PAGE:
The way public institutions like central banks communicate with the general public is important. What central banks say has a real effect on markets – for instance, the way the Bank of England communicates its Inflation Report affects long-run interest rates. At the same time, as argued by the Bank’s Chief Economist, Andy Haldane, there is a gap in public understanding and trust in economics and economic policymaking, which over the longer-term has the potential to undermine economic stability.
BIT and the Bank of England have been working on how to improve public trust in and understanding of the Bank’s activities. We focused on testing different ways of communicating the Bank’s quarterly Inflation Report (recently renamed the Monetary Policy Report) and the accompanying interest rate decision. The full results of our research have been published last week in the Journal of Monetary Economics.
Using our Predictiv online experimentation platform, we gave members of the public different versions of the Bank’s inflation report summary to read followed by a set of comprehension and trust measures.
If you want to have a guess predicting the results, or would like to see what other people predicted, go here.
The best performing summary
As set out in an earlier blog, a summary that made the material relatable was the most effective. The number of readers that understood most or all of the key messages nearly tripled compared to the business-as-usual Monetary Policy Summary. They were also better able to answer more applied comprehension questions – like working out what salary increase is needed to keep the same living standards if prices are rising at a certain rate. Finally, they were more likely to rate the information as trustworthy.
But, we were left with a range of questions on what was driving the effect – the length of the text, simplifying the language, use of visuals, or drawing parallels between economic statistics and the impact on someone’s daily life.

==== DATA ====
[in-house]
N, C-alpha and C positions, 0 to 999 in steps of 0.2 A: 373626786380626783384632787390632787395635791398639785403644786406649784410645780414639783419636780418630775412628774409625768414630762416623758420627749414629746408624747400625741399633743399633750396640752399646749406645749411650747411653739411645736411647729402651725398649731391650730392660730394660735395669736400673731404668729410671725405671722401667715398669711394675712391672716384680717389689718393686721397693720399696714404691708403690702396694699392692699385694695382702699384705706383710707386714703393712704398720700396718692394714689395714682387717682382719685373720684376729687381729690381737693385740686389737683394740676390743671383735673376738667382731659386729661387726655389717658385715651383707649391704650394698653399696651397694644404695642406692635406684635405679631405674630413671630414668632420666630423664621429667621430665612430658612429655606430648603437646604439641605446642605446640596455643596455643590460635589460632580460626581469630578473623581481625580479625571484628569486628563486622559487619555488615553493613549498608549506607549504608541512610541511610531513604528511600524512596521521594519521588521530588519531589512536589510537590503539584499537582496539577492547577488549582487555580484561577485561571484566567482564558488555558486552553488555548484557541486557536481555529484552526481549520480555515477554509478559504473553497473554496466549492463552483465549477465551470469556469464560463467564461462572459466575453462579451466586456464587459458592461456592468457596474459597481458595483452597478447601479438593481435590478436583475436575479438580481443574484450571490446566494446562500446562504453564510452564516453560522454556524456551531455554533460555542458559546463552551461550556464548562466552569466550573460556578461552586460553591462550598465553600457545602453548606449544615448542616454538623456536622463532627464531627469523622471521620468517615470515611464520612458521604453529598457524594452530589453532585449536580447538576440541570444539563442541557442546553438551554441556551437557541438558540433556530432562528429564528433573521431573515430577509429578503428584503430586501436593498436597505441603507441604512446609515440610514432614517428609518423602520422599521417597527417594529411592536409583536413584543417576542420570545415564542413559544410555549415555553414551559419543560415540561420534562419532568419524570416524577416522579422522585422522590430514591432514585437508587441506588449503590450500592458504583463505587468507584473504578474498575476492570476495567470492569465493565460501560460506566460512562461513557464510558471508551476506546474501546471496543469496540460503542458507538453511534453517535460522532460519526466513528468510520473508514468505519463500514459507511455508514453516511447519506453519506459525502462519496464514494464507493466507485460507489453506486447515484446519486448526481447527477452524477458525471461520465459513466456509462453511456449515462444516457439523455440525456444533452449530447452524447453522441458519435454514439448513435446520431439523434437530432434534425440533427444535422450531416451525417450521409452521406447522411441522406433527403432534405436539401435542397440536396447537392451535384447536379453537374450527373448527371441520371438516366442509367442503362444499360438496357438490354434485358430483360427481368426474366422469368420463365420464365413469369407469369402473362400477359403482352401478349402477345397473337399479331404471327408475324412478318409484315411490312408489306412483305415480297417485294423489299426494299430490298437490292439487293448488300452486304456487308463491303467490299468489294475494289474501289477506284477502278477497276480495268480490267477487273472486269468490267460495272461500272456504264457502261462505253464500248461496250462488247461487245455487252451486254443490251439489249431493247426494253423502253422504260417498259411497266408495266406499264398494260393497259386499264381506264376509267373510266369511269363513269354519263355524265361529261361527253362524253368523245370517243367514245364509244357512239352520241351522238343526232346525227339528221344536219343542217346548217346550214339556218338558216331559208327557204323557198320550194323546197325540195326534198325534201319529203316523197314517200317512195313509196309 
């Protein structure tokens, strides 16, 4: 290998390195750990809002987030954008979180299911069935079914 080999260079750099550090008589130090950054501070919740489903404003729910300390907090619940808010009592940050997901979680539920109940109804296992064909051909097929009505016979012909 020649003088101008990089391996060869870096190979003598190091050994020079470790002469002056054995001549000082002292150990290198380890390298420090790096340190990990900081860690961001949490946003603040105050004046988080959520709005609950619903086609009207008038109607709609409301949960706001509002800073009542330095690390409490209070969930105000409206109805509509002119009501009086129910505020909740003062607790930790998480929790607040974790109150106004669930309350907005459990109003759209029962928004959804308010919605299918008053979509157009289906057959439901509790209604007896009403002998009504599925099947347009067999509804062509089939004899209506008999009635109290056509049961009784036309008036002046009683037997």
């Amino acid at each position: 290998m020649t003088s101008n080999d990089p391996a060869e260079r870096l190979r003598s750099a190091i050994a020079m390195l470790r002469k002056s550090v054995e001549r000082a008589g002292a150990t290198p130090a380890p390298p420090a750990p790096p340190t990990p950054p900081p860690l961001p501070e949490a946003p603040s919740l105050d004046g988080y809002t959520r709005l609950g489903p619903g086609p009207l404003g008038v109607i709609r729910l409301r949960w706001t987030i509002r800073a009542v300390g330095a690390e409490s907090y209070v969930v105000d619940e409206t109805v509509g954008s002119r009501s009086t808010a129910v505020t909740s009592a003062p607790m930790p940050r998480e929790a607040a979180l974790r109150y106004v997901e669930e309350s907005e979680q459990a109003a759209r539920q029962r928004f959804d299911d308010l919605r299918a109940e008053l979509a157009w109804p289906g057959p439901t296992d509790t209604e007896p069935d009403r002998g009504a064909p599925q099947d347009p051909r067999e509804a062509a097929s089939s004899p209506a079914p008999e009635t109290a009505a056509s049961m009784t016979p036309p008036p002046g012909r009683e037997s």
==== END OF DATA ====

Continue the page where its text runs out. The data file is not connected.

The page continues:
Disentangling what makes communication effective
So we ran a whole set of new experiments. This is what we found:
1. Reading grade is more important than visuals
Currently, the Bank publishes two summaries. There is a ‘Monetary Policy Summary’ that is relatively traditional and reflective of a lot of central bank communication – relatively complicated language with no visuals. Then there is a ‘Visual Summary’ that includes visuals alongside simplified language.
We took these two summaries, and then tested two other versions alongside them. We added visuals into the complex ‘Monetary Policy Summary’ and we took the visuals out of the ‘Visual Summary’.
We found that the visuals made no significant difference to comprehension. Instead, the main effect of the Visual Summary on comprehension came from its better readability score as measured by the Flesch-Kincaid grading system (available as part of many standard word processing packages). Even stripped of its visuals and holding the word count constant, the Visual Summary improved comprehension scores by around 15% compared to the Monetary Policy Summary.
2. Making the content relatable has an effect beyond simplifying the language
The Bank and BIT team co-developed a new ‘relatable’ summary that sought to make the information as relevant as possible to people’s daily lives – for instance relating the fall in the value of the pound to the cost of holidays abroad. The ‘Relatable Summary’ also used more first and second-person pronouns (‘you’ and ‘us’ rather than ‘the Bank’), used everyday words like ‘rising prices’ instead of ‘inflation’, and contained an interactive chart that showed unemployment by local area.
We tested this summary alongside a version of the Visual Summary with the same word count and readability score. Compared to this Visual Summary, the Relatable Summary improved comprehension scores by 19%.
What we’d like to do next
We think this provides a good starting point for economic institutions wanting to improve public comprehension and trust in what they do. But it’s also a first step. Some key questions that we think should be explored next are:
- Does better communication to the public affect actual consumer choices? Better understanding of inflation should change decisions on large purchases and wage negotiations among other things.
- Can we find ways of simply conveying harder concepts like the uncertainty in inflation and growth forecasts? There is emerging evidence on how best to do this but not much real-world testing so far.
- Does better communication filter through to better media reporting? TV, newspapers and social media are the ways in which most citizens will see information and messages from economic institutions – and is likely to determine overall understanding and trust.
You can read the full article, Enhancing central bank communications using simple and relatable information by David Bholat, Nida Broughton, Janna Ter Meer and Eryk Walczak in the Journal of Monetary Economics here.
If you’re interested in partnering with us on these ideas, please get in touch with Nida Broughton email@example.com.